May 24, 2013 by Courtney Denton
Students gathered outside the doors of Gap on 34th and Walnut streets on the University of Pennsylvania’s campus May 15 to protest the American company’s use of Bangladeshi factories.
In light of the recent collapse of the Rana Plaza garment factory in Savar, Bangladesh, where The New York Times reported a death toll of 1,127, a collective of leading international fashion retailers have signed an agreement to initiate safer working conditions for laborers. That collective includes heavyweights such as H&M, Primark and Marks & Spencer; PVH, which manufactures Tommy Hilfiger and IZOD, and Inditex, the parent corporation of Zara.
Meanwhile, Gap Inc. has refused to the sign the contract, which would require these brands to fund regular inspections and hire qualified individuals to conduct overviews for fire and structural hazards. According to reports from The Associated Press, further investigation after the collapse revealed that the top four floors of the factory had been illegally constructed, which contributed to the structural faults that caused the collapse.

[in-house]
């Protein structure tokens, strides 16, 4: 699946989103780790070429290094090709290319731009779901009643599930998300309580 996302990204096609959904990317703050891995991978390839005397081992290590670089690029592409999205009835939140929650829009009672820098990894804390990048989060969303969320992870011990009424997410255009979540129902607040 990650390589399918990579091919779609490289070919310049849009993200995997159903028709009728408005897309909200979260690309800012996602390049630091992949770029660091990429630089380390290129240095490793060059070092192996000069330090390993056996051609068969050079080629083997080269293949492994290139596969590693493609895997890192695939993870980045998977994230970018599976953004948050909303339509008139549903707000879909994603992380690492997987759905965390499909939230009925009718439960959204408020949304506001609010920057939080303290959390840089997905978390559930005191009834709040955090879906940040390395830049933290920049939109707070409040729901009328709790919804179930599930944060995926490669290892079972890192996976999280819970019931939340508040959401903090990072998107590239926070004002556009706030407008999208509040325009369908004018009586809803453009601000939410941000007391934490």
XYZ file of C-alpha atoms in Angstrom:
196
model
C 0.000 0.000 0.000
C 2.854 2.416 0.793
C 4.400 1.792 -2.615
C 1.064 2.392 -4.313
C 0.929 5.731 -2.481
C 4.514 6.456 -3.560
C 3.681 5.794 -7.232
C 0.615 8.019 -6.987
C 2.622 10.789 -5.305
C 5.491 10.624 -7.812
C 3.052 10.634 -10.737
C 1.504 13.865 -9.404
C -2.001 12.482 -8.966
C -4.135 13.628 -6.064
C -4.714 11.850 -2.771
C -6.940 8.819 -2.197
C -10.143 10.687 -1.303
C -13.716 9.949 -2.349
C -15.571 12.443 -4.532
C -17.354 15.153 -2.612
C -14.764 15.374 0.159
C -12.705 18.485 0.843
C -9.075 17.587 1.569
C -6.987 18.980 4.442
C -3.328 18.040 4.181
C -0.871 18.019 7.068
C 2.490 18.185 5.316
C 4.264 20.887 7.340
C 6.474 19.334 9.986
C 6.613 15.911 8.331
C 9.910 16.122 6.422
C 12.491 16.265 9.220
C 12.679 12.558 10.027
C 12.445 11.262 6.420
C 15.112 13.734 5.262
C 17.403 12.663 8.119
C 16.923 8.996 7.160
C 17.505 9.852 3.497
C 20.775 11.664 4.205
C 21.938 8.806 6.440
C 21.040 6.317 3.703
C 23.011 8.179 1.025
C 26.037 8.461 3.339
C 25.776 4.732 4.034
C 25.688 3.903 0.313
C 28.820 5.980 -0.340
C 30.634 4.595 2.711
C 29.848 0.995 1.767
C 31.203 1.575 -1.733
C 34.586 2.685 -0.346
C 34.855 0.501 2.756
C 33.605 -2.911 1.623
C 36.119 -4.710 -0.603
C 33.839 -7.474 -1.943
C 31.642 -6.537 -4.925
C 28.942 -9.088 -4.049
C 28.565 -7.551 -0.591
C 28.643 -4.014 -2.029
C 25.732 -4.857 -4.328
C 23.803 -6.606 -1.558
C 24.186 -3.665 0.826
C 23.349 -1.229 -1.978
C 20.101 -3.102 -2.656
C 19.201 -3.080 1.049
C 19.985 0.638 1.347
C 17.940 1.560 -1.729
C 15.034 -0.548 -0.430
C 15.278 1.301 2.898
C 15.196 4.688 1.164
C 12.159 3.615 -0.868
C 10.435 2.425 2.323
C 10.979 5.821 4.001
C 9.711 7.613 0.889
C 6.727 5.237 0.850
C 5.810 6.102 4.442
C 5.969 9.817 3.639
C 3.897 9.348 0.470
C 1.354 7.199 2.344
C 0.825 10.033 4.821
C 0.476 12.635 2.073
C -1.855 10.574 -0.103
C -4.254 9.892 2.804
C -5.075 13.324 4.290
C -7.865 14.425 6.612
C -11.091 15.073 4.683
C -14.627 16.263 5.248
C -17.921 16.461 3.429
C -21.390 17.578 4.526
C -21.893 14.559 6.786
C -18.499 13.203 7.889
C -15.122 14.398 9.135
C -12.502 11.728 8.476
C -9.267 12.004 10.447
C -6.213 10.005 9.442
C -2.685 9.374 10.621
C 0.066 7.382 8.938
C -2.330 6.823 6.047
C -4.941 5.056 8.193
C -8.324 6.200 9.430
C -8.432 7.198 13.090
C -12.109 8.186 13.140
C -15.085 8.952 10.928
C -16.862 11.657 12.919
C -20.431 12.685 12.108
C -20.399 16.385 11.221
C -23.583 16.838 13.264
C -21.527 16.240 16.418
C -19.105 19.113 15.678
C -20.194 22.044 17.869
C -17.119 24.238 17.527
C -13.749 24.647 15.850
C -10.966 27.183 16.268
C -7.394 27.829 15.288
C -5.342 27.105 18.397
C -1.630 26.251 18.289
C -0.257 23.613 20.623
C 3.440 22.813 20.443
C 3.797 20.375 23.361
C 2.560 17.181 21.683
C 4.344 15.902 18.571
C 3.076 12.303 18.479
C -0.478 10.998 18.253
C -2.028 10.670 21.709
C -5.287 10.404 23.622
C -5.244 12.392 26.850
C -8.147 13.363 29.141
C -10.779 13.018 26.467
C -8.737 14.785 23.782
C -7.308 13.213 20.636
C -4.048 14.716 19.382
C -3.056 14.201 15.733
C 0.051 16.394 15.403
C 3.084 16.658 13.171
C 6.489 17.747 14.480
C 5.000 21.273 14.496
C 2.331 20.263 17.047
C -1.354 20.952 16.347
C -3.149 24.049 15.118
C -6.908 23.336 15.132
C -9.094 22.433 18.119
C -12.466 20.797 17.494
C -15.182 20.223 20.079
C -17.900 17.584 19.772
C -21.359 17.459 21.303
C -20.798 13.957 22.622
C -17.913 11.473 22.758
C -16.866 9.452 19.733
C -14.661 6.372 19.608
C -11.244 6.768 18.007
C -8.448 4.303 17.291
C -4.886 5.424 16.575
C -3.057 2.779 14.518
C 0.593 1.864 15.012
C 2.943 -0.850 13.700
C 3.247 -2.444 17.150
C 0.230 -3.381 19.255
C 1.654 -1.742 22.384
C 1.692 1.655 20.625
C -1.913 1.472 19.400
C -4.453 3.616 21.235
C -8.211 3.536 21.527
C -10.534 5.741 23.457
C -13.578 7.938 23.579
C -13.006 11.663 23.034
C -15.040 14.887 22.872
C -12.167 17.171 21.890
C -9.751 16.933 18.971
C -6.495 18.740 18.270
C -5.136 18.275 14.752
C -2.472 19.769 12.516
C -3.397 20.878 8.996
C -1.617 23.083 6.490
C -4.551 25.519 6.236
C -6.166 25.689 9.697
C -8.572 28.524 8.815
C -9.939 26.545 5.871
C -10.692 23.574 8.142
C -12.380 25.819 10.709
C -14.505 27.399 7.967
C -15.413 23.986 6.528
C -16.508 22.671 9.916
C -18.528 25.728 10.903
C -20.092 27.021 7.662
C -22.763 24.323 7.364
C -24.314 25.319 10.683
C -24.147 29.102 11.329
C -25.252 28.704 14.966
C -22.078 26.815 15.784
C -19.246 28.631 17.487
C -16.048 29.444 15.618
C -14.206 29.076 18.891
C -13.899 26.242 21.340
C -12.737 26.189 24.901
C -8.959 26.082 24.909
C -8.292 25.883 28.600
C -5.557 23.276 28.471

After clothing and invoices found strewn among the wreckage were traced to numerous Western brands, the American public began to take notice and demand action, as these students were last Wednesday. But while the primary ethical responsibility of the source product falls on a parent company such as Gap, what role can consumers play in supporting the ethical production of garments? The most one can do is make an effort to become an educated shopper. Due to the globalization of the garment industry, only 1 to 2 percent of clothing available for purchase in the United States is currently produced under conditions that meet ethical standards, according to the AP.
The average American consumer is likely to be more focused on price than on any other aspect of a garment’s production. This means there is little incentive to conduct research prior to purchasing something as commonplace as a cotton shirt or pair of jeans. The current fast-paced store environment also poses a challenge, as there is minimal information readily available beyond the country of origin tag sewn into a hidden seam. Looking for clothing with the United States or Canada as the country of origin can ensure, although not entirely, that production conditions meet safety standards for both factories and individual workers. Brands such as Splendid, Bailey 44, AG Jeans and J Brand are all manufactured in the continental United States.
A notable disadvantage to buying fashions made on-shore is a comparatively higher price tag. But beyond the initial value of a new pair of jeans, consider that the $99 wholesale price of a $220 pair of jeans is how much it costs to ensure safe factory conditions along with fair compensation and benefits for laborers. So ask yourself: How much is ethical garment production worth to you?